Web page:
Brass Tacks Post: Known Unknowns


lawyers should be aware that the Supreme Court recently amended Rule
to address the problem of what to do with unidentifiable funds
residing in an IOLTA. There has long been an answer to the question
of what to do with unclaimed funds: follow the procedures
outlined in the Uniform Disposition of Unclaimed Property Act, 765
ILCS 1025/1. But until now, unidentifiable funds – whose
owner is not known or able to be determined – represented a
knottier problem.

under new Rule 1.15(i), a lawyer must remit unidentifiable funds to
the Lawyers Trust Fund, the agency that administers the IOLTA program
and uses funds for the benefit of Illinois legal services programs. A
remittance under Rule 1.15(i) may come as a lawyer winds down a
practice, or as she closes out one IOLTA while opening another. These
are times when lawyers could conceivably notice the presence of
unidentified funds in an IOLTA, having not specifically accounted for
them before. The press release announcing the amendment of the rule
explains that unidentified funds may exist because of “mathematical
errors, faulty recordkeeping…mistaken deposits by banks of IOLTA
interest…[or] past legal fees that lawyers did not collect and now
lack sufficient records to claim.” Implicit in that quote is the
idea that there can be innocuous reasons why a lawyer might not have
been aware of the funds prior to a final reconciliation, or why the
funds’ owner cannot be determined. That seems logical.

how could the situation unfold in a disciplinary context?

that a lawyer is winding down a solo law practice and planning to
retire. She has $2,500 that she could not account for in her IOLTA,
and she remits those funds to the Lawyers Trust Fund as Rule 1.15(i)
directs. In the process of winding down the firm and closing out the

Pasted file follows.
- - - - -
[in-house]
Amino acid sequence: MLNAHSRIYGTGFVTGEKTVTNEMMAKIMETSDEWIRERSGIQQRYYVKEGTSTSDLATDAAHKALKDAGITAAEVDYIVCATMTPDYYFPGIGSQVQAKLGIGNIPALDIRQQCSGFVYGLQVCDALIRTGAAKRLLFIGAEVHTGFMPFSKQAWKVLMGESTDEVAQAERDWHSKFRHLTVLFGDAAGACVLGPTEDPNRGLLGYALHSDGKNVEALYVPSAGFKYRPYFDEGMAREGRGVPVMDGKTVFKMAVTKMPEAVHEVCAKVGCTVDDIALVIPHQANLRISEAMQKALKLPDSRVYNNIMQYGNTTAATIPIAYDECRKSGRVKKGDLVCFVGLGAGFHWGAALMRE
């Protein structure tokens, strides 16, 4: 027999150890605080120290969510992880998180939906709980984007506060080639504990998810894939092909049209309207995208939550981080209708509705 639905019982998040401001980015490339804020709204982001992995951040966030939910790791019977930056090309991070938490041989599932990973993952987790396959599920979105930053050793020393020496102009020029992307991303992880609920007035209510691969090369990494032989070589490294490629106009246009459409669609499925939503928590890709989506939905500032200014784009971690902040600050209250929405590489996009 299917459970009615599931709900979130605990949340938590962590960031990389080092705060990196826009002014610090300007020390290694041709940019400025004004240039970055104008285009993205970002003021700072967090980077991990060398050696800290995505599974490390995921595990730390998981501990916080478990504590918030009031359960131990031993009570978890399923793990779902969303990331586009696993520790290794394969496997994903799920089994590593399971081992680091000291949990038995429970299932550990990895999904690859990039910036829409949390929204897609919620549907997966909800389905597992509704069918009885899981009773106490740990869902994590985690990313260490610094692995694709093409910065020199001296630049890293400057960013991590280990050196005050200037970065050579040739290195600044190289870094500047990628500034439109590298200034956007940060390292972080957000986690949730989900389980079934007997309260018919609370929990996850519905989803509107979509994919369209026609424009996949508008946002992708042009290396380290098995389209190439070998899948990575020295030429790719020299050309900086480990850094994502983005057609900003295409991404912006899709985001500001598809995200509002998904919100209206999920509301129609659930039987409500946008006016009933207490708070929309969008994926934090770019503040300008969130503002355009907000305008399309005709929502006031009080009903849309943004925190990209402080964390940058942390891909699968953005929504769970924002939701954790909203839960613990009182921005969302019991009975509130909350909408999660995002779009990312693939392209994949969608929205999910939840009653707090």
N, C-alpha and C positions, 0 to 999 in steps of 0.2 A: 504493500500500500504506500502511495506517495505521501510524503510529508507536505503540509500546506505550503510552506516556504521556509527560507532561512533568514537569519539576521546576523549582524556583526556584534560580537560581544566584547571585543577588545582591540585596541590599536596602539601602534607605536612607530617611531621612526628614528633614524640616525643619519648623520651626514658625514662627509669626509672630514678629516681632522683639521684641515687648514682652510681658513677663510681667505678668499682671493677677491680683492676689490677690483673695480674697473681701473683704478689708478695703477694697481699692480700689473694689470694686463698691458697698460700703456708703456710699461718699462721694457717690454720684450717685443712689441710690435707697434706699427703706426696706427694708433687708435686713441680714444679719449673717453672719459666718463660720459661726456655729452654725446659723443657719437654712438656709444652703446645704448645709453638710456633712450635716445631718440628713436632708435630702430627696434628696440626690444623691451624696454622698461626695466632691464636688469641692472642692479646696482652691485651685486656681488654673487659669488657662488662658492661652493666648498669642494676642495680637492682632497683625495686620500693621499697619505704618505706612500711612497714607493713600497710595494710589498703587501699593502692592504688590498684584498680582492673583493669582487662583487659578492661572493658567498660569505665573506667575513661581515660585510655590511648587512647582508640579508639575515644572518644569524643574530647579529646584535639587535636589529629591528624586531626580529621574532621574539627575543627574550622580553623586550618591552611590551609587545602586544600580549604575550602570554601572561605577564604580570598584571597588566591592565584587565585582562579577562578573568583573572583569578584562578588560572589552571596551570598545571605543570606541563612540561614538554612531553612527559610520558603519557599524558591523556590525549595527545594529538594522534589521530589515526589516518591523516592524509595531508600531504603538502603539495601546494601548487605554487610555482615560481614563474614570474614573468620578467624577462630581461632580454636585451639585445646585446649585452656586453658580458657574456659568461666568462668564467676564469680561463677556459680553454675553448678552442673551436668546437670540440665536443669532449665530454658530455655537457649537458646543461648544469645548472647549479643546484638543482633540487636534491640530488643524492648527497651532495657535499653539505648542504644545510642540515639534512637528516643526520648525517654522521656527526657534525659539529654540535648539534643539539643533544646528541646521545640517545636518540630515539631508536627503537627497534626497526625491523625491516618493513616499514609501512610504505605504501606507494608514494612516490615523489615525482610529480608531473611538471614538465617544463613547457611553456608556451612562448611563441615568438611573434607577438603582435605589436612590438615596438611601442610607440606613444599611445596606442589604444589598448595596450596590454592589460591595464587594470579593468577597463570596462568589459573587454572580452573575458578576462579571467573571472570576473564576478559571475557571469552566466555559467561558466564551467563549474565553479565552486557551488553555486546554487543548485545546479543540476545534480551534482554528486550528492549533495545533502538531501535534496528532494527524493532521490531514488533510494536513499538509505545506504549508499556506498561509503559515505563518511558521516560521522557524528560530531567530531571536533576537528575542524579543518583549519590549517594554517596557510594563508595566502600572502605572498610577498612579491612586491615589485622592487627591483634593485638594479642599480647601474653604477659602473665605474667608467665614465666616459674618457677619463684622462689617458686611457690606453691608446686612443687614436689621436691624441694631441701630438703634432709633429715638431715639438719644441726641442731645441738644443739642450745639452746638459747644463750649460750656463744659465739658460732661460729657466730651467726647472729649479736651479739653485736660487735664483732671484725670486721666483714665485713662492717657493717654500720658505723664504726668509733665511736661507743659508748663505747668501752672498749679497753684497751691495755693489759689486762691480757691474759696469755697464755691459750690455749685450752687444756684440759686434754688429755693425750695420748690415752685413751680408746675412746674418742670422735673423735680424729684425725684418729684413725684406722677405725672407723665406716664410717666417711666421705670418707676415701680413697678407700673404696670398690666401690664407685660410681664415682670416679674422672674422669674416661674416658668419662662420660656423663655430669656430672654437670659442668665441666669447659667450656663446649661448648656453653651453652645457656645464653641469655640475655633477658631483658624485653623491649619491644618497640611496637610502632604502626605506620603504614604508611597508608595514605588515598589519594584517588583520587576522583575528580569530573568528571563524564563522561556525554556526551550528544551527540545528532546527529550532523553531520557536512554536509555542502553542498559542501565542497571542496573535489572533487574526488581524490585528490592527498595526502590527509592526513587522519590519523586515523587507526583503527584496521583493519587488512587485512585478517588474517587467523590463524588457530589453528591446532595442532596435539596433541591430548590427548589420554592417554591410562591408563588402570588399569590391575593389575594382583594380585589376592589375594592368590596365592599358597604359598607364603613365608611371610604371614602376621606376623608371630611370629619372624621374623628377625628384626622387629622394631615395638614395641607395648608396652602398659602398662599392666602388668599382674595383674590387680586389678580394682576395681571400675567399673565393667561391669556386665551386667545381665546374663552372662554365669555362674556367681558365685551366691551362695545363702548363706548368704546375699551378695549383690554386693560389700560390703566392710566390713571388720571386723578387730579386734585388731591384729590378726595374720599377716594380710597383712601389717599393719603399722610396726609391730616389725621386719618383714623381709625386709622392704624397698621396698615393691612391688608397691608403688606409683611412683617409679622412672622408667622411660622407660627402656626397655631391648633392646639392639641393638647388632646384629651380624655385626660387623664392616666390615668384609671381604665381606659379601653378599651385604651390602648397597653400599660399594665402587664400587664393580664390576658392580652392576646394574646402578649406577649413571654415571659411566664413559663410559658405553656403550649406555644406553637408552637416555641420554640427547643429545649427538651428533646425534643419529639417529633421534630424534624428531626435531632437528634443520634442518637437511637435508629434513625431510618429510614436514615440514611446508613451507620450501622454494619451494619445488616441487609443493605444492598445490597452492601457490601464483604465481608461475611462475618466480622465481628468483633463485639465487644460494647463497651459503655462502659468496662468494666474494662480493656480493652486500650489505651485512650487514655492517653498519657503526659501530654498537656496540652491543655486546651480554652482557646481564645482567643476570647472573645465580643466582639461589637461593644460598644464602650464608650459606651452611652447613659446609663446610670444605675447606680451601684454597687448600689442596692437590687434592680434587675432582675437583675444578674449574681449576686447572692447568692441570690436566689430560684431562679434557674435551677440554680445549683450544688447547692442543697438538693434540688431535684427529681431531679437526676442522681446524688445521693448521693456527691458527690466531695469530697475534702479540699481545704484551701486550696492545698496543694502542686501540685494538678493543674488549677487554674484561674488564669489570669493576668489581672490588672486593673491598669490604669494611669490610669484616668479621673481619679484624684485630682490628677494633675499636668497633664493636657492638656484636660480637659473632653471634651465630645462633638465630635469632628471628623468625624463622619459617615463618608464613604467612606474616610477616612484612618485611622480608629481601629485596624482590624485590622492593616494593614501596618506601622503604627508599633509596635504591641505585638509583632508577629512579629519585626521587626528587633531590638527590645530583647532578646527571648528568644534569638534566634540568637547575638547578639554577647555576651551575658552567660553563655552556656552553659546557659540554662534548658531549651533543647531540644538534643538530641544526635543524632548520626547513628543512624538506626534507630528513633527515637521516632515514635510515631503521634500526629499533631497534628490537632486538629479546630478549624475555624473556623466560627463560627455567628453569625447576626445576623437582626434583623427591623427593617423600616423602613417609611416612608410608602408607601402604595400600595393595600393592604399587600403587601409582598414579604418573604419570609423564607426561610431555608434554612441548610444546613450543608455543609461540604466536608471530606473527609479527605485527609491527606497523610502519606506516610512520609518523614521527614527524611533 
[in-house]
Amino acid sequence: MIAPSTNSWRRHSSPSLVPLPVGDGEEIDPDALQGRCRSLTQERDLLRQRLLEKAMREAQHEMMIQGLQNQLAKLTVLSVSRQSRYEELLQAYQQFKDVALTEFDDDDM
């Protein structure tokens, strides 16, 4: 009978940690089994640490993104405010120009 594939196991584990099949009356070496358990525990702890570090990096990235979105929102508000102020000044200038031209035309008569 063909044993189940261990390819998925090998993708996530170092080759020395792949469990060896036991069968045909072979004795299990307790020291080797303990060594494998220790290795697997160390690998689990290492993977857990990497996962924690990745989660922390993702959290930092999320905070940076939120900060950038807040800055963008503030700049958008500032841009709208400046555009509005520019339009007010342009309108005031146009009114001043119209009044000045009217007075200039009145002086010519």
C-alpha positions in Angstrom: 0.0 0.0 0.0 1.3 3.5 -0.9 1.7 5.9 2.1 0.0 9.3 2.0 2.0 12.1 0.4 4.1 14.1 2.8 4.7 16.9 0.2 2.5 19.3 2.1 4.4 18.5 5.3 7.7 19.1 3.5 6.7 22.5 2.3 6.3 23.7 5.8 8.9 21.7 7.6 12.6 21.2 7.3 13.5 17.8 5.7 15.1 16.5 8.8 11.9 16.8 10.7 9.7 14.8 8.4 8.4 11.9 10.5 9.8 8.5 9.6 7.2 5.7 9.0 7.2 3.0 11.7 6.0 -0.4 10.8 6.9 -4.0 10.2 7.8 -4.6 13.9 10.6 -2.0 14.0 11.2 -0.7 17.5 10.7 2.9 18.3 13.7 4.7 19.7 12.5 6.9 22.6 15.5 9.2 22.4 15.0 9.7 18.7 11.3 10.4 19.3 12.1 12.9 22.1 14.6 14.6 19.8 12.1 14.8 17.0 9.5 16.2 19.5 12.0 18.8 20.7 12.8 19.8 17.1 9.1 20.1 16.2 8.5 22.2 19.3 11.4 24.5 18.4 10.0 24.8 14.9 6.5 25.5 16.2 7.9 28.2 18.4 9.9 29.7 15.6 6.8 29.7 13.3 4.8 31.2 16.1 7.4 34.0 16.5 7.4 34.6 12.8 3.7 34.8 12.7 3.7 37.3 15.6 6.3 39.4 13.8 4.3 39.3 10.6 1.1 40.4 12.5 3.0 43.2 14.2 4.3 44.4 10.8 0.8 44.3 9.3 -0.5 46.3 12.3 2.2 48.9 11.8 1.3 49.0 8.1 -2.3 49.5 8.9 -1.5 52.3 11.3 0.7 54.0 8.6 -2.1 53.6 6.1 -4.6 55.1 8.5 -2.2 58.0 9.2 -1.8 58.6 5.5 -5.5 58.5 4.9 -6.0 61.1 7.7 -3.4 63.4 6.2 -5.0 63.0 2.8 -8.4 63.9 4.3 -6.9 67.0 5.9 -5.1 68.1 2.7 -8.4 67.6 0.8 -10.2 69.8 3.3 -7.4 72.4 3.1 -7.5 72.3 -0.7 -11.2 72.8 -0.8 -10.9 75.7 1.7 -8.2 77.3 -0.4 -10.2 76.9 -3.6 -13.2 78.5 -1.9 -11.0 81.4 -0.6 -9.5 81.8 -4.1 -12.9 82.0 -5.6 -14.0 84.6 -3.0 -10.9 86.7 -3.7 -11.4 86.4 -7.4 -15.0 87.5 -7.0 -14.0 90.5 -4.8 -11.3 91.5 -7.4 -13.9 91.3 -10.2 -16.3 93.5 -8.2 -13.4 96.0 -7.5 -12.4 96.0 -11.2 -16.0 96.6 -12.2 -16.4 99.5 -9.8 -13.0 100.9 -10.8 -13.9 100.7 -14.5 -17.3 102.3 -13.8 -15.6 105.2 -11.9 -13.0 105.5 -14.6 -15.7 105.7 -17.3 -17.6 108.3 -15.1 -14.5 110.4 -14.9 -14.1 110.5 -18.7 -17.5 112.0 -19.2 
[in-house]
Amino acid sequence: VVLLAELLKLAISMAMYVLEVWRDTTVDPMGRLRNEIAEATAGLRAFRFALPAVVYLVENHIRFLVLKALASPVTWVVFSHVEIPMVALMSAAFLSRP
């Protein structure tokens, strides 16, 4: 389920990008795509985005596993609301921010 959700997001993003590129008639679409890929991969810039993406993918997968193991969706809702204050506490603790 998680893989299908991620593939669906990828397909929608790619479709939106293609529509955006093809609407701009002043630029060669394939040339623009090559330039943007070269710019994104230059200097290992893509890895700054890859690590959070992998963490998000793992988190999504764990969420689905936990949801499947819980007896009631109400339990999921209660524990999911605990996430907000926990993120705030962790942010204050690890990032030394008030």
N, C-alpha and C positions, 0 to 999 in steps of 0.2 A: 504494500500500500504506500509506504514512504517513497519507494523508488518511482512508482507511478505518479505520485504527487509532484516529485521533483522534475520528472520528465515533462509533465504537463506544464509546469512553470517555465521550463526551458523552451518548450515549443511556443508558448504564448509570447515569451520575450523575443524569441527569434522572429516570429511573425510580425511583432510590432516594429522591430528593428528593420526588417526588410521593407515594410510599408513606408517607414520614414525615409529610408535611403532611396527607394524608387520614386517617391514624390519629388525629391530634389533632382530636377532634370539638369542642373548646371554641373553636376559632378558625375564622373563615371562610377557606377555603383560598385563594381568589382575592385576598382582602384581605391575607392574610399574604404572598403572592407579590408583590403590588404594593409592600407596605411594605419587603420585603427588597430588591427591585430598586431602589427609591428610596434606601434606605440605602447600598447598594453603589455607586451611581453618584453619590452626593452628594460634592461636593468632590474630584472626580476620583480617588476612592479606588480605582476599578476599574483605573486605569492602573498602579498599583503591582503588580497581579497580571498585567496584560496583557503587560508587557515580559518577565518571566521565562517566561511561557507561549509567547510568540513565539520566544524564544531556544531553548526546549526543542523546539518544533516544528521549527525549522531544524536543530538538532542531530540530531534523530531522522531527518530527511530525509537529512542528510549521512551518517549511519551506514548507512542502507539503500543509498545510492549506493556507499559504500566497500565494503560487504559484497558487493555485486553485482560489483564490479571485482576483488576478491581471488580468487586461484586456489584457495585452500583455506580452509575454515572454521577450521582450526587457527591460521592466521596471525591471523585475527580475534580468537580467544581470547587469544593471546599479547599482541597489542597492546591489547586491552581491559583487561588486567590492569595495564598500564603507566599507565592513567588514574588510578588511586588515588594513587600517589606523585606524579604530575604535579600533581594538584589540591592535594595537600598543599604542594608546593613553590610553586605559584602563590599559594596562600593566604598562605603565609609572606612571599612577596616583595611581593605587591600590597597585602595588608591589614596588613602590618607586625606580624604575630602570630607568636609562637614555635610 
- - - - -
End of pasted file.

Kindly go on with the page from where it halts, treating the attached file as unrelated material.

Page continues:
IOLTA, the lawyer’s bank erroneously charges a service fee to the
lawyer’s IOLTA, resulting in an overdraft which is then reported to
the ARDC. An investigation is initiated, and the lawyer must respond
to an inquiry regarding the circumstances of the overdraft. She does
so, explaining the bank error and providing the records the ARDC
requested, including records relating to the $2,500 remittance to the
Lawyers Trust Fund.

the ARDC inquire further about why the lawyer couldn’t identify the
owner of the funds? Will it require her to produce other records that
might lead to further information about the owner? How far back will
that inquiry go? Could the inquiry ever lead to a charge that the
lawyer handled the funds improperly, or that she kept insufficient
records under Rule 1.15(a)?

likely that at a minimum, the ARDC will inquire further and require a
detailed explanation of the lawyer’s inability to determine the owner
of the funds. Beyond that, it’s hard to predict exactly what would
happen or how the lawyer’s conduct would be viewed. But in any event,
the hypothetical situation above shows that the disposition of
unidentifiable property may not always be easy or uncomplicated.

every lawyer should expect to deal with these matters, and I do not
intend to state or imply that disposing of unidentifiable funds in
the way contemplated by new Rule 1.15(i) is some kind of discipline
trap. But in this – as in every instance in which they handle funds
–  lawyers should be very careful, keep the best records they can,
and seek help when necessary.

credit: MicroAssist (CC)

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